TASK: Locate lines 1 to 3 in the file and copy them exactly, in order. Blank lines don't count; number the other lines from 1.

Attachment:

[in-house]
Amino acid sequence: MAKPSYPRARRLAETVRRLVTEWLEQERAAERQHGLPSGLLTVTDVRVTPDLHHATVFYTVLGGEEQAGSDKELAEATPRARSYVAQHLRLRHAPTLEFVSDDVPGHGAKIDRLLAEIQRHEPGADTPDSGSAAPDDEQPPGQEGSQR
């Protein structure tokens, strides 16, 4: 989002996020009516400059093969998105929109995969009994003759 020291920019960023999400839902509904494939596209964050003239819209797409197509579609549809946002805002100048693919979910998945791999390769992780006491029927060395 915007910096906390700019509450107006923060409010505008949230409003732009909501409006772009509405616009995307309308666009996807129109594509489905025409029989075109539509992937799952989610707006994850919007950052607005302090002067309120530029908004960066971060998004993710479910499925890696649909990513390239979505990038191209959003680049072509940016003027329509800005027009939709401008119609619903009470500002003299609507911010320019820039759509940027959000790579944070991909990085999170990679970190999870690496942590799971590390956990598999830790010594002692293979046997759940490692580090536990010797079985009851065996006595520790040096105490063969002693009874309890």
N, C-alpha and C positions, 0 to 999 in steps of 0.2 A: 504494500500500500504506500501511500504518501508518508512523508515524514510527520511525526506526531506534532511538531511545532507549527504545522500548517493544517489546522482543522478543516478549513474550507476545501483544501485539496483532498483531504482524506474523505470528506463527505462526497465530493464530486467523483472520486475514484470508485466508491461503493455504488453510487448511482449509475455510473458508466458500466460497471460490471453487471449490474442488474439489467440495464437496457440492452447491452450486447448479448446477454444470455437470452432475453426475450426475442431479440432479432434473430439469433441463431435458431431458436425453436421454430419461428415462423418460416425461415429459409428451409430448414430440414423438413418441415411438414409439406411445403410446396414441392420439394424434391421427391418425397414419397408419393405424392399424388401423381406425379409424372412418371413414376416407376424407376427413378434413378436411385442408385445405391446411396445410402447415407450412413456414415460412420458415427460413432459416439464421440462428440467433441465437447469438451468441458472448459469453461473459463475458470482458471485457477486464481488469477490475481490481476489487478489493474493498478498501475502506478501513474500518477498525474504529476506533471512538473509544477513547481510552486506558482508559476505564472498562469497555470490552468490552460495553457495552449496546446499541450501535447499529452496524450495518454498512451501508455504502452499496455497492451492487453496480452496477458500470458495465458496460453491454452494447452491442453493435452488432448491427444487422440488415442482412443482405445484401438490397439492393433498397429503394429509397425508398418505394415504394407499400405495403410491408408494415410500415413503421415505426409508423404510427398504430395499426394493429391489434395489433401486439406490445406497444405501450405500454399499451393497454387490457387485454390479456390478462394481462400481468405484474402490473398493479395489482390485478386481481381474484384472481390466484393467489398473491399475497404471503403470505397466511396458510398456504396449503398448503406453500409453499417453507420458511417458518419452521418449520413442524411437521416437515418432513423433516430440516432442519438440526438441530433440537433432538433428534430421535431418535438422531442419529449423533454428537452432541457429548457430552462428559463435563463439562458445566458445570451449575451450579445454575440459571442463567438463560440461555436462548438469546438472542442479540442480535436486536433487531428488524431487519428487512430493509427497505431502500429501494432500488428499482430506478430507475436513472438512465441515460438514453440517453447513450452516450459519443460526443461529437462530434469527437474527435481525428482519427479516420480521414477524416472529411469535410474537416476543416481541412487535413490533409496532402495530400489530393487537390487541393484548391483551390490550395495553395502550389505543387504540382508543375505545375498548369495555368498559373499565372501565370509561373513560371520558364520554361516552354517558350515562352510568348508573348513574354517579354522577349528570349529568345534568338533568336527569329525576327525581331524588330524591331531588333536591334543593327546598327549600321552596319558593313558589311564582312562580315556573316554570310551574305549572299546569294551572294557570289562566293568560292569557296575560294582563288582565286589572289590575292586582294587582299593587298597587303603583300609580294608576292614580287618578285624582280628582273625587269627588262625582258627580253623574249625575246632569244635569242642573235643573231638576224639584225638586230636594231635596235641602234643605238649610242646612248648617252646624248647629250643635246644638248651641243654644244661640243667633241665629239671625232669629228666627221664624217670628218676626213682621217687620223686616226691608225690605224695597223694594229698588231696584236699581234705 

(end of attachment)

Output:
[in-house]
Amino acid sequence: MAKPSYPRARRLAETVRRLVTEWLEQERAAERQHGLPSGLLTVTDVRVTPDLHHATVFYTVLGGEEQAGSDKELAEATPRARSYVAQHLRLRHAPTLEFVSDDVPGHGAKIDRLLAEIQRHEPGADTPDSGSAAPDDEQPPGQEGSQR
């Protein structure tokens, strides 16, 4: 989002996020009516400059093969998105929109995969009994003759 020291920019960023999400839902509904494939596209964050003239819209797409197509579609549809946002805002100048693919979910998945791999390769992780006491029927060395 915007910096906390700019509450107006923060409010505008949230409003732009909501409006772009509405616009995307309308666009996807129109594509489905025409029989075109539509992937799952989610707006994850919007950052607005302090002067309120530029908004960066971060998004993710479910499925890696649909990513390239979505990038191209959003680049072509940016003027329509800005027009939709401008119609619903009470500002003299609507911010320019820039759509940027959000790579944070991909990085999170990679970190999870690496942590799971590390956990598999830790010594002692293979046997759940490692580090536990010797079985009851065996006595520790040096105490063969002693009874309890």